of pharmaceuticals in drinking water,
the threat to human health is so low
that the WHO didn’t even think it
necessary to develop a formal health-based guideline for pharmaceuticals
and drinking-water quality.
That won’t stop the plaintiff’s bar.
“Plenty of smart attorneys will
want to test the waters,” said Mark
Ware, vice president and director at
brokerage IMA Financial, who then
asked forgiveness for the pun. The
dearth of evidence demonstrating
correlation, he added, does not
mean people can’t bring class actions
against pharmaceutical companies.
Vetter agreed that third-party
legal claims are “really where things
could get potentially challenging.”
Nonmeritorious types of claims will
be a challenge, he said.
We can only surmise whether Big
Pharma knows the risk of its products
tainting drinking water, year after year,
pill after pill. Perhaps a smoking-gun
document will emerge during lawsuits
20 years from now, just as such
damning evidence came out regarding
cigarettes and Big Tobacco’s knowledge
about adverse effects and addition.
In any case, pharmaceutical
companies can act now to mitigate
some of their exposure by creating
“defensible space,” demonstrating that
they managed the issue even before
regulators passed guidance, said Ware.
One way, Ware said, would be for
the drug manufacturers to design
drugs that have higher absorption
rates in the human body. They might
also develop procedures, perhaps
in partnership with pharmacies, for
consumers to return unused drugs
(instead of, say, dumping them in the
Getting out in front of this risk could
be a wise move for the largest drug-makers in particular, given their largely
self-insured risk-transfer program.
Firms with coverage in the
traditional insurance market may
find a duty to defend or requirement
for indemnification with their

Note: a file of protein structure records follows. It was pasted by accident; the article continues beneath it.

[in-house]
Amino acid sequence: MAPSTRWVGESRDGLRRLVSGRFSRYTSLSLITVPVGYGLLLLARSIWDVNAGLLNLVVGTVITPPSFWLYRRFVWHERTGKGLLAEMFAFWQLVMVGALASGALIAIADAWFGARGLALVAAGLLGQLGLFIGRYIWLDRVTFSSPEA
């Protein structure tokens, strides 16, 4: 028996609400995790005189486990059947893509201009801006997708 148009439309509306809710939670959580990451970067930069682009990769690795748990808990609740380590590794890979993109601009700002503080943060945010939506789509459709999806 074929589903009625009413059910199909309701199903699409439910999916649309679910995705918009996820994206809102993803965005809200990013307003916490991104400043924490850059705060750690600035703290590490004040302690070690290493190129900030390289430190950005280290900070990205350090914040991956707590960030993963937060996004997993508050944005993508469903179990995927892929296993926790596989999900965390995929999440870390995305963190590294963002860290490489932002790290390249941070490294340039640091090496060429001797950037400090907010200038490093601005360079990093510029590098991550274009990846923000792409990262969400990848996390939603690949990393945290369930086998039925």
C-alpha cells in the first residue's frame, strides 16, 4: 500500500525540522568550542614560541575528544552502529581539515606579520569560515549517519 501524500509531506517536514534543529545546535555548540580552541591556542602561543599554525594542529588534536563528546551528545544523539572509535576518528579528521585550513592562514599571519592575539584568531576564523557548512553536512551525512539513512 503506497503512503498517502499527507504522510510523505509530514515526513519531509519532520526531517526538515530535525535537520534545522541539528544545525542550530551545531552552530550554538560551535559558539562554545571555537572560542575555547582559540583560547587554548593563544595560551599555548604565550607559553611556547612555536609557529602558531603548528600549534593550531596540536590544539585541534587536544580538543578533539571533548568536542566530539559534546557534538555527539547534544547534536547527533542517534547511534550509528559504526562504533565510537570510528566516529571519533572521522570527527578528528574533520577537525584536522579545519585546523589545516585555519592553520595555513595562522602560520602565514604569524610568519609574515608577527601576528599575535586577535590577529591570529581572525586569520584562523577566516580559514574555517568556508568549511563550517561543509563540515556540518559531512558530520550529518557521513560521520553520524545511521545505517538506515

general liability and product
liability policies,;Ware;said. Sure,
these policies will have a pollution
exclusion. But it might not be broad
enough to exclude coverage when the
product itself is the pollutant.
Insurance could be available for
another sector exposed to this risk,
municipal water treatment facilities,
according to Vetter. The coverage
he has in mind, pollution legal
liability environmental is for more
traditional pollution scenarios—a
water treatment plant being fined or
sued for releasing toxins, for example,
or by the drug companies themselves
having a spill at one of their facilities.
“That has a lot of potential cost,”
When Vetter approached
environmental insurance markets a
few years ago when this issue first
appeared on the radar, some markets
were willing to entertain such risk-
transfer products for these scenarios.
MATTHEW BRODSKY, a former Risk &
Insurance® editor, is editor-in-chief of Wharton
SEPTEMBER 5TH, 1: 45 A.M. A DEADLINE
AND A BUSINESS
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• Pharmacy companies can act now
to mitigate their exposure.
• The FDA keeps adding new elements
to its list of regulated substances.